Amtrak: On Time for Yesterday

Published November 22, 2004

On-time performance has long been Amtrak’s principal strength … not the trains, but the financial crises.

Little seems more predictable than Amtrak’s periodic budget crises and calls for more money from those naïve enough to believe that nostalgia should be publicly financed, like defense or welfare. The latest chapter is a new U.S. Department of Transportation Inspector General report indicating Amtrak is experiencing unsustainably large losses and is deferring needed investment.

Amtrak has been less than persistent about spending wisely or undertaking serious cost control. Taxpayer subsidies to Amtrak are higher than the total cost per passenger mile of buses or airlines or driving. On some of Amtrak’s routes, it would cost taxpayers less to purchase airline tickets for passengers. Amtrak’s problem is not funding, it is spending.

Efforts to control costs have come and gone. In 1997, Congress passed the Amtrak Reform and Accountability Act, which established an objective of an operating subsidy-free (self-sufficient) Amtrak by 2002. The act established the Amtrak Reform Council (ARC) to monitor Amtrak’s performance toward that goal and to warn Congress if it appeared Amtrak would not achieve the target.

Until the summer of 2001, Amtrak officials assured Congress and the ARC the objective would be reached. They even found the money to establish a service from Chicago to Janesville, Wisconsin that was so poorly patronized NBC News embarrassed Amtrak into cancelling it.

In the best tradition of Enron and Worldcom, Amtrak leadership, now mercifully replaced, misled the public and fell hundreds of millions short. The ARC notified Congress that Amtrak would not achieve self-sufficiency and prepared a legislatively required report outlining ways to improve Amtrak’s performance.

Now, nearly three years later, none of the reforms has been implemented, and Amtrak is in deep trouble.

With a new lease on life, the Bush administration and Congress should return to the fundamental questions that led to the 1997 act: Just why are U.S. taxpayers subsidizing intercity passenger rail?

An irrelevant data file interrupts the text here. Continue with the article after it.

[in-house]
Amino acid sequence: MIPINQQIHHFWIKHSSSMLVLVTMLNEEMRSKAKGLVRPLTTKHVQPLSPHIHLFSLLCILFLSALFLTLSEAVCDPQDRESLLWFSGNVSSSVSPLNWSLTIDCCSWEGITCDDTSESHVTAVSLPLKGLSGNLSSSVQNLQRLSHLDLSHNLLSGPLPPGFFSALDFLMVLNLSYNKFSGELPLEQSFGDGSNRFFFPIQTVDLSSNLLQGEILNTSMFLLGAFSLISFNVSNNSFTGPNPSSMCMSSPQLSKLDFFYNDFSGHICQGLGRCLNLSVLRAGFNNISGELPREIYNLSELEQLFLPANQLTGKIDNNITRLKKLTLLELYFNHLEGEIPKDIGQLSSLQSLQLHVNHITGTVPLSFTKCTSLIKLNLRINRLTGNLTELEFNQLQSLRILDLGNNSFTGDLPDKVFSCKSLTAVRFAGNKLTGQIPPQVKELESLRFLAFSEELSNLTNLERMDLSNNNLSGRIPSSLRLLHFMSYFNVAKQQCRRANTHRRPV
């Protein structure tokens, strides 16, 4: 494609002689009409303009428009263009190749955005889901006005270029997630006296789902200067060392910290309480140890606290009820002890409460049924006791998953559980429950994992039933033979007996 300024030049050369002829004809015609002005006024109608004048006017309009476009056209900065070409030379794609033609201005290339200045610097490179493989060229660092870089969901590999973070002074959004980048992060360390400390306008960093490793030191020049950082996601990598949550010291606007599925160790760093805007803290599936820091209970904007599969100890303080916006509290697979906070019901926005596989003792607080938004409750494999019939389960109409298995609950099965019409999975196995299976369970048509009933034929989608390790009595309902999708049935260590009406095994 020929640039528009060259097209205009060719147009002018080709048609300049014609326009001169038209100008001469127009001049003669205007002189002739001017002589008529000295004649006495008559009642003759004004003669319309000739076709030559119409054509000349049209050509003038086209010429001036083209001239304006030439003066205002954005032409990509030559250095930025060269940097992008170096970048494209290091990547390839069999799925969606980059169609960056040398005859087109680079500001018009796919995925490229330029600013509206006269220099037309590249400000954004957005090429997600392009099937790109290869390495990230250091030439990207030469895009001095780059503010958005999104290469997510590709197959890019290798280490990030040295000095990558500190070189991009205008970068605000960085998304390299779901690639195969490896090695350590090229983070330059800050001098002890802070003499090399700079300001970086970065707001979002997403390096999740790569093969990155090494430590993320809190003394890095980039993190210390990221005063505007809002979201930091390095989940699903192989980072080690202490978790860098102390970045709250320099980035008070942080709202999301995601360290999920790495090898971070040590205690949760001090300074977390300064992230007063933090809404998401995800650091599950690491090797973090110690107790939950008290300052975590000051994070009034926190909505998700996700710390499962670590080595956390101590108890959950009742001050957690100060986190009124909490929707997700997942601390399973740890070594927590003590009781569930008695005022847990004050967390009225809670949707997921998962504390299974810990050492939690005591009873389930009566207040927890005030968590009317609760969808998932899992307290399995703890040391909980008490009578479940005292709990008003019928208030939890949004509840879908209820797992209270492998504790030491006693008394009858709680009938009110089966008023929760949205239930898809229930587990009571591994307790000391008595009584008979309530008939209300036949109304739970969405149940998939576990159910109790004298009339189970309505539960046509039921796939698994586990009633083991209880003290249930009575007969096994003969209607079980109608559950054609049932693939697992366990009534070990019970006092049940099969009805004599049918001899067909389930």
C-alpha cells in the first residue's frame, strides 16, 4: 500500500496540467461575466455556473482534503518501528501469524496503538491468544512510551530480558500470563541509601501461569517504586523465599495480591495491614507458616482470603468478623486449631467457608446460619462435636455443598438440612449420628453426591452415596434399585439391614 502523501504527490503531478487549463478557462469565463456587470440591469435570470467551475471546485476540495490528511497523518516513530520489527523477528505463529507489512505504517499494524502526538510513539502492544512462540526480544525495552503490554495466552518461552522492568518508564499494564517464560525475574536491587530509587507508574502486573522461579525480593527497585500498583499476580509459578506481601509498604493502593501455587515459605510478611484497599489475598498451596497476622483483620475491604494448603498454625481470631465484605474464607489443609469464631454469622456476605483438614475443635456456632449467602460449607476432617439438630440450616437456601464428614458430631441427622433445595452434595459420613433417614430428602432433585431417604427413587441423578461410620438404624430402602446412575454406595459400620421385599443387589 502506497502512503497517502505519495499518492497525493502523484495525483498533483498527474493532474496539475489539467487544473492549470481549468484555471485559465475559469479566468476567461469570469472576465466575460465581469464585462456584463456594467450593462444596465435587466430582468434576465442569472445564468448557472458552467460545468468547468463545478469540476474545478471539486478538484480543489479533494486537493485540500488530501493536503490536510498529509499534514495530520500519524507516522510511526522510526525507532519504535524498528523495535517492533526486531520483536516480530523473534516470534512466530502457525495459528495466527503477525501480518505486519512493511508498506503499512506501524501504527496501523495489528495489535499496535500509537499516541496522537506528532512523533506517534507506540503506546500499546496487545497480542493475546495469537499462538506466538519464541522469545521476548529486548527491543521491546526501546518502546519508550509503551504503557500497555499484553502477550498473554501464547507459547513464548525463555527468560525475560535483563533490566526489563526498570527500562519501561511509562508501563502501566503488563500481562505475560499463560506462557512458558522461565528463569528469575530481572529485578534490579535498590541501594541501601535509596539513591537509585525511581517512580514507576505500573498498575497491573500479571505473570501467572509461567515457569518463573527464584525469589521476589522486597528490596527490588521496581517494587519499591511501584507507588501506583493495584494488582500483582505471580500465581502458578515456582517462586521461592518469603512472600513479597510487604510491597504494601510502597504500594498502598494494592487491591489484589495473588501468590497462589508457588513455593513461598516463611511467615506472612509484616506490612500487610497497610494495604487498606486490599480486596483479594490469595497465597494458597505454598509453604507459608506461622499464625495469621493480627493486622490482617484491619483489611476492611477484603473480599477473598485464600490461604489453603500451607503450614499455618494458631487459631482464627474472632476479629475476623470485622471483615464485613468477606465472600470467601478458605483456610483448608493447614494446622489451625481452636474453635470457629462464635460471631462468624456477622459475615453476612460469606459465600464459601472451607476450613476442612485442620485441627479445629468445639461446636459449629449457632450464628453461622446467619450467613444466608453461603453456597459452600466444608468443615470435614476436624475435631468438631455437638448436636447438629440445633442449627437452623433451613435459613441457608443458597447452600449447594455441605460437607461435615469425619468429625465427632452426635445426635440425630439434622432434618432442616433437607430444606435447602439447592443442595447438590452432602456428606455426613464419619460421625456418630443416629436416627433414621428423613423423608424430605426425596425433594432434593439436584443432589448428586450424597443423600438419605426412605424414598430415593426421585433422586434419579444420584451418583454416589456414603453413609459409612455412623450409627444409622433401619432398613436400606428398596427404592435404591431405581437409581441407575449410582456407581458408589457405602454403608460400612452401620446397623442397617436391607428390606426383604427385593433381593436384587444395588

Is Amtrak subsidized because without it, large numbers of people would be without transportation? Not at all. The nation’s airline and bus systems serve more destinations, and they do so with little or no subsidy per passenger mile. Even the highly publicized airline subsidies and loan guarantees arising out of the 9-11 terrorist attacks have been comparatively small. And where buses and airplanes don’t go, cars do. There is little or no subsidy to intercity car travel. The nation’s airports and its intercity roadways are paid for by taxes on users–gasoline taxes on drivers and ticket taxes on people who fly.

Is Amtrak subsidized because trains serve some inherent public purpose? Again, the answer is no. For the most part train subsidies are subsidies to a yesterday that will never return. Pretending it is 1920 does not make it 1920. Cars, airplanes, and buses are here to stay, and they are far less costly than Amtrak.

Is Amtrak subsidized because it is crucial to transportation in the Northeast Corridor, from Washington, DC to New York and Boston? Only in the Northeast Corridor is there more than a trickle of demand for train service. This is because the area is so highly populated.

The Northeast Corridor could become profitable if it were operated on commercial principles. There have been expressions of interest from the private sector, including at least one that would have paid the federal government to purchase the system. The Northeast Corridor should be preserved if it can be profitable, and the process of conversion ought to start without delay.

But as for the rest of the system–the cruise trains that take vacationers from the Midwest to the West Coast, the once-daily trains stopping at Thurmond, West Virginia, or the politically inspired Meridian, Mississippi to Dallas train from which taxpayers were saved only by Amtrak’s 2002 fiscal collapse–all of these should either pay for themselves or be discontinued.

It is time to stop subsidizing yesterday.

Wendell Cox ([email protected]) is a senior fellow of The Heartland Institute; a consultant to public and private public policy, planning and transportation organizations; and a visiting professor at a French national university. He was a member of the Amtrak Reform Council from 1999 to 2002.